Tag Archives: mark zuckerberg

Thoughts on The Social Network

uncomfortable

… and “uneasy” are two words that I’d use to describe my immediate reactions to The Social Network, aka the Facebook movie.

I’d previously heard various people talk about the film, including a very enthusiastic review on the Guardian Tech Weekly from Jemima Kiss, Gia Milinovich and Charles Arthur. I’d also listened closely to the thoughts of Leo Laporte and Jeff Jarvis on This Week in Google – neither of whom were so glowing, and who gave a reasoned discussion towards the view that the screenwriter Aaron Sorkin is in fact “anti-Internet” in his portrayal of the themes. I was impressed that Leo had producer Dana Brunetti take him on during net@night that same week. The film is based on a book by Ben Mezrick and also, apparently, real interviews with a couple of the “injured” parties. Given the advance chatter, I was keen to see it for myself.

Firstly I will say this – the film was gripping. I was not bored at all, even though it was a couple of hours long. The music by Trent Reznor was great, and almost all of the performances were excellent. Before anyone comments, I also know it’s a dramatisation / fictionalisation… so I wasn’t expecting to go in to the cinema to watch a “true facts” documentary. I’m also not sorry to have been to see it!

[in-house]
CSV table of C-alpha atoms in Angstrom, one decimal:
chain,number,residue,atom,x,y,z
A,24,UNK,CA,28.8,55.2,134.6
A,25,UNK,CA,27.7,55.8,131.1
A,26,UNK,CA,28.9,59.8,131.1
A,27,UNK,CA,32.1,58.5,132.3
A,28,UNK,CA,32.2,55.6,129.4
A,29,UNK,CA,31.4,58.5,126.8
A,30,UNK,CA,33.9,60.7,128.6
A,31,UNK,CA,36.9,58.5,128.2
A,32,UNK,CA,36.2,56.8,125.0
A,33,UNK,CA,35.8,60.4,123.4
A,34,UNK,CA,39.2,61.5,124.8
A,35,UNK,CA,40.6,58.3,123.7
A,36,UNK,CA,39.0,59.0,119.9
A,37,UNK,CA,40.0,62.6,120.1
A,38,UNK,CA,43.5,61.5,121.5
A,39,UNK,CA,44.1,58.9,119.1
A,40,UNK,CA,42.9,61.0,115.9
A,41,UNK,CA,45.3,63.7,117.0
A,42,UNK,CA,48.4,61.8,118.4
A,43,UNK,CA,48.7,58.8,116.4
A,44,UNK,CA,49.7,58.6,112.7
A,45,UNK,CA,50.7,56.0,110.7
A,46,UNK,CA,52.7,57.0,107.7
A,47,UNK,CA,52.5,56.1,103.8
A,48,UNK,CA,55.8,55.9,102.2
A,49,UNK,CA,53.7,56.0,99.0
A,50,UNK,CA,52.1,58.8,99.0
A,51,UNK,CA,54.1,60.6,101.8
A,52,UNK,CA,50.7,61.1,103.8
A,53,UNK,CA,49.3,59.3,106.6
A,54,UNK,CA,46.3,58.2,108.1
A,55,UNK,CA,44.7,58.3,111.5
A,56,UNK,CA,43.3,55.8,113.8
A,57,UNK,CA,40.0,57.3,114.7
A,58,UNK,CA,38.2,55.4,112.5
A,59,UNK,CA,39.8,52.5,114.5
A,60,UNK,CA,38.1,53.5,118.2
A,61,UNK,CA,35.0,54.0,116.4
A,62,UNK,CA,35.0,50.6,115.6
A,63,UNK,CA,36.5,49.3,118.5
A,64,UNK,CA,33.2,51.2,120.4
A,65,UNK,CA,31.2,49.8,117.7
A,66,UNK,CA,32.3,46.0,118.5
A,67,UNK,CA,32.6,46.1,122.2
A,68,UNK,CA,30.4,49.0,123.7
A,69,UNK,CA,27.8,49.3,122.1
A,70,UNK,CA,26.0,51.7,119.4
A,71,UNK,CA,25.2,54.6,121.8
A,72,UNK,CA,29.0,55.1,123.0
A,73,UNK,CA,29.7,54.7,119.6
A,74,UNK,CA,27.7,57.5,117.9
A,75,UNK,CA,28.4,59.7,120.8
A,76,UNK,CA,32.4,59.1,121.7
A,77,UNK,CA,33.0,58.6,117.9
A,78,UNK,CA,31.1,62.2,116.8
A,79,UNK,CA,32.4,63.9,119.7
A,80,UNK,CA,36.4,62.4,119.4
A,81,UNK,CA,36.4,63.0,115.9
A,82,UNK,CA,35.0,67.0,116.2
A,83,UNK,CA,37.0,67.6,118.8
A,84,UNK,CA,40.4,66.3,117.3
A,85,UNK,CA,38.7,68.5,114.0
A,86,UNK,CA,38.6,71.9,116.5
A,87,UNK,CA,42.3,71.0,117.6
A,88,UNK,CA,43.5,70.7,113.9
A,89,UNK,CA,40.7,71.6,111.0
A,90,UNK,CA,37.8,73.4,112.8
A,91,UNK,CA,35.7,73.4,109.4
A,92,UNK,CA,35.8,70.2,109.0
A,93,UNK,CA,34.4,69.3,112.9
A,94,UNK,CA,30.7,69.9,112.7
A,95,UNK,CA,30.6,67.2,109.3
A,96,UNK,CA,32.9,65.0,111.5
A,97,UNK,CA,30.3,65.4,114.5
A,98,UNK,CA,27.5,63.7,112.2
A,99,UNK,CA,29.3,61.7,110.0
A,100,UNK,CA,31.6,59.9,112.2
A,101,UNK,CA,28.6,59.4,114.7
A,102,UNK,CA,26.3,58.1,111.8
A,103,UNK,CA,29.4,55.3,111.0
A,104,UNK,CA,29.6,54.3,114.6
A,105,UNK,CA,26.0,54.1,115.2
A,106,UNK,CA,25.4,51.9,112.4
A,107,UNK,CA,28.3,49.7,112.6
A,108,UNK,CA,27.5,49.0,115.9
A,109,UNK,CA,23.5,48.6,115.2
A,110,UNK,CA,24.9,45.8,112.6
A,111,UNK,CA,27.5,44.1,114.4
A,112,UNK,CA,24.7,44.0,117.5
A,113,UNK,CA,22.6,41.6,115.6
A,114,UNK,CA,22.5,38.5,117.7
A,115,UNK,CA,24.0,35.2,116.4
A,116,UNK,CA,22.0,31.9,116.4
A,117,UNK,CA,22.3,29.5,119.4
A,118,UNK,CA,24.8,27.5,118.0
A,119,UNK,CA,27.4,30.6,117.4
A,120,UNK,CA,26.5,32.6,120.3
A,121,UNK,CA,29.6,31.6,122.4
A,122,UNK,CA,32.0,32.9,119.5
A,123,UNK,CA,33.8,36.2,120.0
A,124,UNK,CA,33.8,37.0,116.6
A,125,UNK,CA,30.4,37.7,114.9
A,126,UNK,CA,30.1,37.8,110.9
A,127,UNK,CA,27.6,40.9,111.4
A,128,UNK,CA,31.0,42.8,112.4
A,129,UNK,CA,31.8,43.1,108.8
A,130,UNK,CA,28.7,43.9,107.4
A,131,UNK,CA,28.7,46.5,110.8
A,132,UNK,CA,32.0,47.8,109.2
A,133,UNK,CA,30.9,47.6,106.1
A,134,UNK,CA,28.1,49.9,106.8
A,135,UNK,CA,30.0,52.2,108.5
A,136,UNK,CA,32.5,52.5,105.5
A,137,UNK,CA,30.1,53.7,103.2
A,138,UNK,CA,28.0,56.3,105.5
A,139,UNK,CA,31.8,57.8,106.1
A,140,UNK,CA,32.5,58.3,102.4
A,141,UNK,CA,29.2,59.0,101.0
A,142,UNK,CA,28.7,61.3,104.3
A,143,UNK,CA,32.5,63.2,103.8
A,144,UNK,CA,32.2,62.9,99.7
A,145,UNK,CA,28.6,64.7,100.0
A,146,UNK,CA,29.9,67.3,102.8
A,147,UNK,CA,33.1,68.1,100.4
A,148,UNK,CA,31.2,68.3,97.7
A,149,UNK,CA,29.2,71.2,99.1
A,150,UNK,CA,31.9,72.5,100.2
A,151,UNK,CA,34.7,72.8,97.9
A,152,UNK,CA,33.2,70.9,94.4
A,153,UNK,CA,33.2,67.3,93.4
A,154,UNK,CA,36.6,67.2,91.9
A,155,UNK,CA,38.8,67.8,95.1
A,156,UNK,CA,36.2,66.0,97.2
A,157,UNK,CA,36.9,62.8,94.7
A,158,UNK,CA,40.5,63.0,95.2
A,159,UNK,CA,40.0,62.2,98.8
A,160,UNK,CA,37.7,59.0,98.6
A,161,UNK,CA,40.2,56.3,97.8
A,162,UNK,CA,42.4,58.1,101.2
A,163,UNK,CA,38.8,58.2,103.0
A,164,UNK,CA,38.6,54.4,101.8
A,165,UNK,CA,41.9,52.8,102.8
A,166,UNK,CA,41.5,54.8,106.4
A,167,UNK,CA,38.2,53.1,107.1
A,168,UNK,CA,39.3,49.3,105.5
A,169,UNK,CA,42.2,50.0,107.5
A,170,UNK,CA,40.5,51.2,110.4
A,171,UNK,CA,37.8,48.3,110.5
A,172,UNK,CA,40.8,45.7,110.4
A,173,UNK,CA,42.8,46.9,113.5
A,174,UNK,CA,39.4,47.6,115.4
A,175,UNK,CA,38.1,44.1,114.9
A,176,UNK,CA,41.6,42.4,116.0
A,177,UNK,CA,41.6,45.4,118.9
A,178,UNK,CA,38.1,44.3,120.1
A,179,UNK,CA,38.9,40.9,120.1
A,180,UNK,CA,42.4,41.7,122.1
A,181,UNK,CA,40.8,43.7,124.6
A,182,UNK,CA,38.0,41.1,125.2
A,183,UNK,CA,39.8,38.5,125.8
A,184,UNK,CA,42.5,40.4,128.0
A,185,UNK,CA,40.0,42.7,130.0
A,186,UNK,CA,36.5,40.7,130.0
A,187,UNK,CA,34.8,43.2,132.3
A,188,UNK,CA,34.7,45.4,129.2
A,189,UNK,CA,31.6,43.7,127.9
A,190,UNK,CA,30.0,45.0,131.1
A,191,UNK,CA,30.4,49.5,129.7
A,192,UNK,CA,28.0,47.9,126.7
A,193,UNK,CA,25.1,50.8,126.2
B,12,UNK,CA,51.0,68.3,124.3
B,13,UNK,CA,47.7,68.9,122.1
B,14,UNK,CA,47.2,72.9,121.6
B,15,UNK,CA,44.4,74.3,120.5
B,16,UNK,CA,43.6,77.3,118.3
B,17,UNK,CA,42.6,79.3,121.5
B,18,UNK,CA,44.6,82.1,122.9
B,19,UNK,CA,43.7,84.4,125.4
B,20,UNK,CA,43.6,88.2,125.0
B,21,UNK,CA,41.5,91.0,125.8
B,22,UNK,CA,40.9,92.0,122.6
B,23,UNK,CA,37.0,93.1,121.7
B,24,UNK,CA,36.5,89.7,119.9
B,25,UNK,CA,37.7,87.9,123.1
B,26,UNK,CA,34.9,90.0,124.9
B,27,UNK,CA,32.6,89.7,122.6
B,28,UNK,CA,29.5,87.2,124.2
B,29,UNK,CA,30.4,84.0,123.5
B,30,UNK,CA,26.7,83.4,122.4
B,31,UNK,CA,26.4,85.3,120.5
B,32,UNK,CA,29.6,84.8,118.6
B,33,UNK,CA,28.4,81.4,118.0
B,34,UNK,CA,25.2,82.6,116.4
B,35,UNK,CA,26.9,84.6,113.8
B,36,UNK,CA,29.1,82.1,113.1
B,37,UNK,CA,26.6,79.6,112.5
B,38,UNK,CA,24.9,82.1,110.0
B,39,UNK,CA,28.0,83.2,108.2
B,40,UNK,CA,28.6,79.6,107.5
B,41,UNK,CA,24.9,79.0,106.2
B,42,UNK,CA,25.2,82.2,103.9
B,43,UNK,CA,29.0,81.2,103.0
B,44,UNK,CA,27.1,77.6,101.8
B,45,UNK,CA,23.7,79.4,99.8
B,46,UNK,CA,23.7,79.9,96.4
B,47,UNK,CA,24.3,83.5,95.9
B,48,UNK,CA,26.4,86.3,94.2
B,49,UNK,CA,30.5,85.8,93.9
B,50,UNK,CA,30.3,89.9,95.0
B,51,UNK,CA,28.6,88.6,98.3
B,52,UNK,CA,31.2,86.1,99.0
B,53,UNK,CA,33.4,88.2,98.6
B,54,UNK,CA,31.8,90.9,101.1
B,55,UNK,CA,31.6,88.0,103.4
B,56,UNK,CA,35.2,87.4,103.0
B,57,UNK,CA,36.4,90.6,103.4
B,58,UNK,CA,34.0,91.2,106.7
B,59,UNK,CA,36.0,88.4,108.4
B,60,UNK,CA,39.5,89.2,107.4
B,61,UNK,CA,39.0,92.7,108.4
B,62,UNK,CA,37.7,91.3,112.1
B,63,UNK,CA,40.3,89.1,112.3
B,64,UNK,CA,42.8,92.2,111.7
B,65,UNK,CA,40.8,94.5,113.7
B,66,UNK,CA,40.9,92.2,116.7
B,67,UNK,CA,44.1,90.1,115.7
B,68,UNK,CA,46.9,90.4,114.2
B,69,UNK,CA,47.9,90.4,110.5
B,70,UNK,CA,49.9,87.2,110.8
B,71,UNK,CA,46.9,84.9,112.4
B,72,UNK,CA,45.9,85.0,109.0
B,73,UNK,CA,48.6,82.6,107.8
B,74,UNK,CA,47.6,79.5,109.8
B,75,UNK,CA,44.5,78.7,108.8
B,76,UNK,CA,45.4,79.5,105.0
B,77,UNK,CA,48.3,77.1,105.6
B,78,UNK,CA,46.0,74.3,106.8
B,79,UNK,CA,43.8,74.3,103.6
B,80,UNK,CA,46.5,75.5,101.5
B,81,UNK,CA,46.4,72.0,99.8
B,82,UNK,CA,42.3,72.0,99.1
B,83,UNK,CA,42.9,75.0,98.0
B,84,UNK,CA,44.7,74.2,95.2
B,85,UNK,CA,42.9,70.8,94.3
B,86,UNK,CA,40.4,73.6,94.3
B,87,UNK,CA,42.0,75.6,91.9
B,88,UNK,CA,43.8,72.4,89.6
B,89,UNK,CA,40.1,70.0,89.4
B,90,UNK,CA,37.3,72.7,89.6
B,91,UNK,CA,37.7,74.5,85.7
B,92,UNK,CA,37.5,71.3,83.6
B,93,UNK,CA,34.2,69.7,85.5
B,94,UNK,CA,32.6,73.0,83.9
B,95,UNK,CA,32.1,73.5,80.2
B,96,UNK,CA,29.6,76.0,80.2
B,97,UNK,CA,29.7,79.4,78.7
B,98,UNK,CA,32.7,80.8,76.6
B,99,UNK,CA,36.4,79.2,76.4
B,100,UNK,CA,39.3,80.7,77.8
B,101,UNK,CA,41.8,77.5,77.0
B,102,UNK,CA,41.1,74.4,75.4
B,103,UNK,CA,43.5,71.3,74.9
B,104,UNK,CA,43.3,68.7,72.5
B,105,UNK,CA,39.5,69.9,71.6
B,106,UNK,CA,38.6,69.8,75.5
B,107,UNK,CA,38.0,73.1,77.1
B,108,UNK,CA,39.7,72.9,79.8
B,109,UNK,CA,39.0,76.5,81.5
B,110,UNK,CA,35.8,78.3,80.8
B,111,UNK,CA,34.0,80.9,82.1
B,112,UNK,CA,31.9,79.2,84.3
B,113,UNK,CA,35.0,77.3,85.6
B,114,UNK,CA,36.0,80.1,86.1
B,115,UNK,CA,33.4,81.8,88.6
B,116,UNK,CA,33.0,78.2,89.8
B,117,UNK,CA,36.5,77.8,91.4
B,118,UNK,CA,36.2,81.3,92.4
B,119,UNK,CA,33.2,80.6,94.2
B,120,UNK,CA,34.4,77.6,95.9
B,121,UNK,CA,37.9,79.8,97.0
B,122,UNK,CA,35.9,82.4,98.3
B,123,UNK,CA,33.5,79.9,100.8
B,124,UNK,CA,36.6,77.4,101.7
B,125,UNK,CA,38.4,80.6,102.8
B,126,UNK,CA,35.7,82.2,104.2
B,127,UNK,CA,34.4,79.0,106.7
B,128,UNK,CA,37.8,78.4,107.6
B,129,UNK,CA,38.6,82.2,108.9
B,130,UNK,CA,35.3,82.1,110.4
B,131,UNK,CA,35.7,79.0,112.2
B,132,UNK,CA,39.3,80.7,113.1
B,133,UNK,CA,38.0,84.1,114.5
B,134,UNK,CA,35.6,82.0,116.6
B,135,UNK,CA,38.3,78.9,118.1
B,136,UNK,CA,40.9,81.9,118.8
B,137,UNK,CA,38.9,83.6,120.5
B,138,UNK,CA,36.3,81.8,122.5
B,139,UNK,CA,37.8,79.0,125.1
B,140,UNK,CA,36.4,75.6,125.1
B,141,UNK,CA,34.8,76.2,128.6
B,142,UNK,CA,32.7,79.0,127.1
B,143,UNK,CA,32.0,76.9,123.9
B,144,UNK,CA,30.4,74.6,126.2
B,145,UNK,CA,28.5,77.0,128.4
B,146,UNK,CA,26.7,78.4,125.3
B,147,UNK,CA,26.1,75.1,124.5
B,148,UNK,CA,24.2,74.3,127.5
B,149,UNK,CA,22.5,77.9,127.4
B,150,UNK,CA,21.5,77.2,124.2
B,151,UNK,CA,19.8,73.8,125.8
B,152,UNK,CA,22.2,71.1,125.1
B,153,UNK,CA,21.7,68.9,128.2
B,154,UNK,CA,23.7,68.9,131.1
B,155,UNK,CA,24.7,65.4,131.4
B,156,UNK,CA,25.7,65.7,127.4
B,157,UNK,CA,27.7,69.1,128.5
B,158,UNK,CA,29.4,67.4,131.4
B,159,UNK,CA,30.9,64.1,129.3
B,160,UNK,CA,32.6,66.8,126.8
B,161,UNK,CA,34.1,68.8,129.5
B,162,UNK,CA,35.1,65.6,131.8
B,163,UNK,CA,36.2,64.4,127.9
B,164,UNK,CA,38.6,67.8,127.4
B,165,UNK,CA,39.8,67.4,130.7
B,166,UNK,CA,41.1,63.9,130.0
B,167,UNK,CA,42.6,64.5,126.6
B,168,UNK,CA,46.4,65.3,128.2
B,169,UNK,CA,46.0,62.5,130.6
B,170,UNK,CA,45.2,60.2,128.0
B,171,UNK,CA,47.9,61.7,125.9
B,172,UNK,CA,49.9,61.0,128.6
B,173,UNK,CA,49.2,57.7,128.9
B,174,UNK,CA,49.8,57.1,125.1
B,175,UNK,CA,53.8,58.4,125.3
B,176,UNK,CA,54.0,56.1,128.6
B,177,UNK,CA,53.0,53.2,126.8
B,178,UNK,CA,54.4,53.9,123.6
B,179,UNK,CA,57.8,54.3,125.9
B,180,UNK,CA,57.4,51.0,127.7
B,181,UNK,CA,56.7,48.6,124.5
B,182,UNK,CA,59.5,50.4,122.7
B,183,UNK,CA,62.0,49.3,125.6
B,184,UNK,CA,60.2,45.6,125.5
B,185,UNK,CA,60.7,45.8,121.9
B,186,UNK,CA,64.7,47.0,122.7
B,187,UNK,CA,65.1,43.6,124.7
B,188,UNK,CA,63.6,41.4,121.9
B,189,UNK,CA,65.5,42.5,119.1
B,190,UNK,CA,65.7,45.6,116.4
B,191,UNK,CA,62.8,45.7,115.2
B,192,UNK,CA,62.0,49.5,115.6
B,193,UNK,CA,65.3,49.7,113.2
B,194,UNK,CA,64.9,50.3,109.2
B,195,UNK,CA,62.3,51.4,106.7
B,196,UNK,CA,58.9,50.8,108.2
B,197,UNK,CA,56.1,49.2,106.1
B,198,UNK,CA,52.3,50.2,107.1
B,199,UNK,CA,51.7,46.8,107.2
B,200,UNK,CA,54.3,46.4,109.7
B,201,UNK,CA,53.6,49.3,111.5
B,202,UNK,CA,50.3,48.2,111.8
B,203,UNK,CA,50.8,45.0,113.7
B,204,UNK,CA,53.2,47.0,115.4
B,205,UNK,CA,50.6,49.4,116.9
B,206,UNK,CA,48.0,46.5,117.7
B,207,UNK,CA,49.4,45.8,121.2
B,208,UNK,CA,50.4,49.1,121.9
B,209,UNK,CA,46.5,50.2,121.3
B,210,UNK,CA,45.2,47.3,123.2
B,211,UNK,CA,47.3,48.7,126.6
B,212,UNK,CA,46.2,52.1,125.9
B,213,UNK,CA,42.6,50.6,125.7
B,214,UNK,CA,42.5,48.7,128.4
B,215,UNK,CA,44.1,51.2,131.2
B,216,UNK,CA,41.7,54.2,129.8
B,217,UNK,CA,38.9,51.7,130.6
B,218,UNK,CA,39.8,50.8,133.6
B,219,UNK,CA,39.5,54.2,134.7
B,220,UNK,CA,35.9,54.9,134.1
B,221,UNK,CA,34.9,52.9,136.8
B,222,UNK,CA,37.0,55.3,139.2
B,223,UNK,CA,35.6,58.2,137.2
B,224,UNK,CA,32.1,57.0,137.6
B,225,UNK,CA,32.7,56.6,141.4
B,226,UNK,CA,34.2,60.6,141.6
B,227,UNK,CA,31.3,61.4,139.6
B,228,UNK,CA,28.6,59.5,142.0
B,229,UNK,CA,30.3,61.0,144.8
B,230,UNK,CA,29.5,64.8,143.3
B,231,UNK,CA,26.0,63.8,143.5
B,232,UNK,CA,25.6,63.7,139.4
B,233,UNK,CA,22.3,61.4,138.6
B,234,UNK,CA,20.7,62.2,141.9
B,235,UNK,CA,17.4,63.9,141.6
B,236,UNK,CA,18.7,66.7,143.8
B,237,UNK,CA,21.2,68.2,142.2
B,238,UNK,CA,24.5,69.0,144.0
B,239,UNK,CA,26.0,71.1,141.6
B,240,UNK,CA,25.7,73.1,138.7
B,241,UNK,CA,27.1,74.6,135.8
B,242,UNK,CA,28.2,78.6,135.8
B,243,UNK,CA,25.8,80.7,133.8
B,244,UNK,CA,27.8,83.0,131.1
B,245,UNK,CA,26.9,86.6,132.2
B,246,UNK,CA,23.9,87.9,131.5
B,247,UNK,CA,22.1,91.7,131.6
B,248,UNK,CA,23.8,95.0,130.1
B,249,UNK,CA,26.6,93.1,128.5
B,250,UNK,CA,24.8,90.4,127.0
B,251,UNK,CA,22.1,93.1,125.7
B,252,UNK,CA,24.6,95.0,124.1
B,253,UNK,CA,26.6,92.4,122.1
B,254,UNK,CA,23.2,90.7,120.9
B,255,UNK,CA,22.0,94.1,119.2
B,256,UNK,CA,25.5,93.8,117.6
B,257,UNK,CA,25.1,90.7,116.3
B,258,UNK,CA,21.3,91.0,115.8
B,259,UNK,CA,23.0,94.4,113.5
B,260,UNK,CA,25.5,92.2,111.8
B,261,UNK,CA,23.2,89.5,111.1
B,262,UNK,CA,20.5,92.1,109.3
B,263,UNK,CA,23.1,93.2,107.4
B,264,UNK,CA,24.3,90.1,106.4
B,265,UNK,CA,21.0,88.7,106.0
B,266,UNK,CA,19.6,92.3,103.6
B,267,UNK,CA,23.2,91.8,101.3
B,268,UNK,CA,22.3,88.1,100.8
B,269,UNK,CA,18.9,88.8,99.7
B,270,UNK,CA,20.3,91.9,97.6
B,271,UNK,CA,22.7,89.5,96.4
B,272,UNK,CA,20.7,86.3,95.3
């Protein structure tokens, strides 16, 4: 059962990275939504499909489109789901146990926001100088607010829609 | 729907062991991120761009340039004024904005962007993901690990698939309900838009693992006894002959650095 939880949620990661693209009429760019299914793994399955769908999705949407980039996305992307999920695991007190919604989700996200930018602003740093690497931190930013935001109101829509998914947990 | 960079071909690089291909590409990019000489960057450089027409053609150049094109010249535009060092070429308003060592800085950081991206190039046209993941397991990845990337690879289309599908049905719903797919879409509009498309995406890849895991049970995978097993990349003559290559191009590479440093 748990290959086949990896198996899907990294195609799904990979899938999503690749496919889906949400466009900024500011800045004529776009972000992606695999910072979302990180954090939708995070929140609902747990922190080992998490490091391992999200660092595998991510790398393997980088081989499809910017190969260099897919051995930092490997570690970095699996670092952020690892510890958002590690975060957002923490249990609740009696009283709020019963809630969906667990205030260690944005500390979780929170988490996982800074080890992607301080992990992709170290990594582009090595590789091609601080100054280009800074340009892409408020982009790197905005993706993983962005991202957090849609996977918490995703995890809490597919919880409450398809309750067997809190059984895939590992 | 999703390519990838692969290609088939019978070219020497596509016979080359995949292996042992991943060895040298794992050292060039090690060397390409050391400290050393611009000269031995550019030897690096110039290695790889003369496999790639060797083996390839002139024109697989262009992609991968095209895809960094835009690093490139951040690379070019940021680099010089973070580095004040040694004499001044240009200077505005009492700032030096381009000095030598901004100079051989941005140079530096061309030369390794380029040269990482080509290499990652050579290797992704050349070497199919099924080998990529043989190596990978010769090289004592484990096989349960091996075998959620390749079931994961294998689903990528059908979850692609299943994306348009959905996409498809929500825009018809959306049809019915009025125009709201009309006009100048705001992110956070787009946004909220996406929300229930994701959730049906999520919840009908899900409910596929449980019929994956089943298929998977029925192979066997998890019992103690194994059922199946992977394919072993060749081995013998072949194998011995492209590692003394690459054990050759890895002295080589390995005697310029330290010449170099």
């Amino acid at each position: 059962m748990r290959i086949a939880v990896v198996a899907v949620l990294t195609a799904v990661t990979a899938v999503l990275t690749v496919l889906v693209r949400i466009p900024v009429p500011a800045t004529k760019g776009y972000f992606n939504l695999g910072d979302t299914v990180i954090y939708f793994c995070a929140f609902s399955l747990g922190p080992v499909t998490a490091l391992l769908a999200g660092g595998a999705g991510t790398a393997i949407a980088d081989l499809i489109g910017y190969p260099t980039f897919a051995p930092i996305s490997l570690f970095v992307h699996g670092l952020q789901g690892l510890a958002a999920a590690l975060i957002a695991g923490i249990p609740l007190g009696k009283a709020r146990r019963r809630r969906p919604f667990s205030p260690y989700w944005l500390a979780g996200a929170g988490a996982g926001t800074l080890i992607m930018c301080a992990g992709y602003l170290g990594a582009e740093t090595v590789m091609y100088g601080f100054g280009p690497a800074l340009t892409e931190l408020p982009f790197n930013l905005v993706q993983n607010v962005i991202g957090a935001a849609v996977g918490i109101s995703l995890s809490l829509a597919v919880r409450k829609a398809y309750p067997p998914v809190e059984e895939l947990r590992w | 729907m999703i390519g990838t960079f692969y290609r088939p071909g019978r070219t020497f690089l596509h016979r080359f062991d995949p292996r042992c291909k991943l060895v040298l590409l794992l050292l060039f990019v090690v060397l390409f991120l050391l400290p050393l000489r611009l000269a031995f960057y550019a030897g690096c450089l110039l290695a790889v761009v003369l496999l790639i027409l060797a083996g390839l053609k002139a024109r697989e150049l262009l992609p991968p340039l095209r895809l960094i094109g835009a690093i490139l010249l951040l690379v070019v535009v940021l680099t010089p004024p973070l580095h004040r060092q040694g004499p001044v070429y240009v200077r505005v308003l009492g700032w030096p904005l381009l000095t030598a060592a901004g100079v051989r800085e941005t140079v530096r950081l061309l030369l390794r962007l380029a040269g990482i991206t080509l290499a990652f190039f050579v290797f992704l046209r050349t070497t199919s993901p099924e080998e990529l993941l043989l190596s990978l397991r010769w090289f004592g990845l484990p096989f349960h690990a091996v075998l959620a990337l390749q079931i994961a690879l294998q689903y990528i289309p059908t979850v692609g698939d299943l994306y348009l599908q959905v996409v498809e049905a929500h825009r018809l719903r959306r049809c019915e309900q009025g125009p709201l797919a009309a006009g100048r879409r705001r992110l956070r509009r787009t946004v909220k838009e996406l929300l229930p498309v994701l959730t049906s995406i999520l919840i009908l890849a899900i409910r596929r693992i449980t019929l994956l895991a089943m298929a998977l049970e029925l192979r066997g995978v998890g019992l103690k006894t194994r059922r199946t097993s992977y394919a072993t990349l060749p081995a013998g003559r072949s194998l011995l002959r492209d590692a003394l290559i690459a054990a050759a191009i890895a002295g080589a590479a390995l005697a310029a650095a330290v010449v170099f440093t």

It’s very hard to say what disturbed me or put me ill-at-ease. Anyone who thinks that Mark Zuckerberg comes off as some kind of injured genius good guy here is clearly not looking at the movie through the same lens as me. As presented, he’s not the nice guy that he claims to be at the end of the story. He betrays his closest friend – admittedly the man whose testimony much of the source material is based on – despite several acts of generosity on Eduardo’s part, including the way he apparently overlooked Mark’s personal flaws.  The Winkelvoss guys do not come over well in the script, and I did wonder whether part of what I thought was a flawed performance there came from having a single actor play both twins, which must have been technically tough.

I guess I got the uncomfortable feeling that the film was a pop at geeks, a pop at privilege as well, and the female characters were all pretty poor (either Sorkin hasn’t read up on how to create strong female roles, or felt they are not relevant in this geeky collegiate techy world). I think the multiple betrayals were probably what left me with the ultimate sour taste in my mouth. Maybe I’m not cut out for hard-nosed business :-)

For all of that, there were some great comments… I particularly felt resonance in the discussion of how a site, a social model like Facebook, like the Internet itself, is never finished – like fashion, it evolves.

I’m still mulling my reaction, and may have to watch it again to rebalance (or perhaps reinforce?!) my views.

Footnote: did you know that IMDb is 20 years old today? Wow. That’s one of those sites that has showcased the power and changing nature of the Internet over time, emerging from the embers of Usenet lists, crowdsourcing people power to generate an amazing treasury of information, going commercial, and then acquired by Amazon in 1998. Congratulations!